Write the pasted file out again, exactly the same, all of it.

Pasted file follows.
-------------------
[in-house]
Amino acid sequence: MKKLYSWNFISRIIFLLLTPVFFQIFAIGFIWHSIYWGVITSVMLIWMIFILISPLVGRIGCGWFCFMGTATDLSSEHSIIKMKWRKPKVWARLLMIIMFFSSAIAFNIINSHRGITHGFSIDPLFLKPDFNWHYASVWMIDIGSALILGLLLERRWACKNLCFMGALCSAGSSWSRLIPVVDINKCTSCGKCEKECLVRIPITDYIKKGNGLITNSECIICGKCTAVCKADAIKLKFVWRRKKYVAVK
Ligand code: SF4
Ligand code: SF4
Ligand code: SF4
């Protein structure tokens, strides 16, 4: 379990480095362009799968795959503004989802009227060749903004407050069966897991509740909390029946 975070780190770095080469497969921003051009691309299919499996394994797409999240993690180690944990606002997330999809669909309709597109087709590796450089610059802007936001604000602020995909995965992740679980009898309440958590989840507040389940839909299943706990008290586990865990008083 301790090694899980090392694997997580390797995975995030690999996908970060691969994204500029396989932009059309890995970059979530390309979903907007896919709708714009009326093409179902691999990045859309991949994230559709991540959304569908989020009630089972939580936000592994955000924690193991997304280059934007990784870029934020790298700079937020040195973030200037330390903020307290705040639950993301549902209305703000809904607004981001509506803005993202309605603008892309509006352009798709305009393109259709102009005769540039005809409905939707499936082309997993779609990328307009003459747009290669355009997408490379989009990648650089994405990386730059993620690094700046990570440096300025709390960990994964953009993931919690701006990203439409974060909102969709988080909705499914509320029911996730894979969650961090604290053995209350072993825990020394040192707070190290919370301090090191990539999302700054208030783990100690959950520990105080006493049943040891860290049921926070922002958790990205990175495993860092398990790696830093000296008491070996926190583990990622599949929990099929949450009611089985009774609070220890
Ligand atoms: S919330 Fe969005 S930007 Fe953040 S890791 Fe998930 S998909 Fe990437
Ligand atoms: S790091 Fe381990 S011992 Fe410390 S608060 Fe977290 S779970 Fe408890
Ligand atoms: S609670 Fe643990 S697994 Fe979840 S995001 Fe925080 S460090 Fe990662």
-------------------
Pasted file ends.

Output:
[in-house]
Amino acid sequence: MKKLYSWNFISRIIFLLLTPVFFQIFAIGFIWHSIYWGVITSVMLIWMIFILISPLVGRIGCGWFCFMGTATDLSSEHSIIKMKWRKPKVWARLLMIIMFFSSAIAFNIINSHRGITHGFSIDPLFLKPDFNWHYASVWMIDIGSALILGLLLERRWACKNLCFMGALCSAGSSWSRLIPVVDINKCTSCGKCEKECLVRIPITDYIKKGNGLITNSECIICGKCTAVCKADAIKLKFVWRRKKYVAVK
Ligand code: SF4
Ligand code: SF4
Ligand code: SF4
């Protein structure tokens, strides 16, 4: 379990480095362009799968795959503004989802009227060749903004407050069966897991509740909390029946 975070780190770095080469497969921003051009691309299919499996394994797409999240993690180690944990606002997330999809669909309709597109087709590796450089610059802007936001604000602020995909995965992740679980009898309440958590989840507040389940839909299943706990008290586990865990008083 301790090694899980090392694997997580390797995975995030690999996908970060691969994204500029396989932009059309890995970059979530390309979903907007896919709708714009009326093409179902691999990045859309991949994230559709991540959304569908989020009630089972939580936000592994955000924690193991997304280059934007990784870029934020790298700079937020040195973030200037330390903020307290705040639950993301549902209305703000809904607004981001509506803005993202309605603008892309509006352009798709305009393109259709102009005769540039005809409905939707499936082309997993779609990328307009003459747009290669355009997408490379989009990648650089994405990386730059993620690094700046990570440096300025709390960990994964953009993931919690701006990203439409974060909102969709988080909705499914509320029911996730894979969650961090604290053995209350072993825990020394040192707070190290919370301090090191990539999302700054208030783990100690959950520990105080006493049943040891860290049921926070922002958790990205990175495993860092398990790696830093000296008491070996926190583990990622599949929990099929949450009611089985009774609070220890
Ligand atoms: S919330 Fe969005 S930007 Fe953040 S890791 Fe998930 S998909 Fe990437
Ligand atoms: S790091 Fe381990 S011992 Fe410390 S608060 Fe977290 S779970 Fe408890
Ligand atoms: S609670 Fe643990 S697994 Fe979840 S995001 Fe925080 S460090 Fe990662």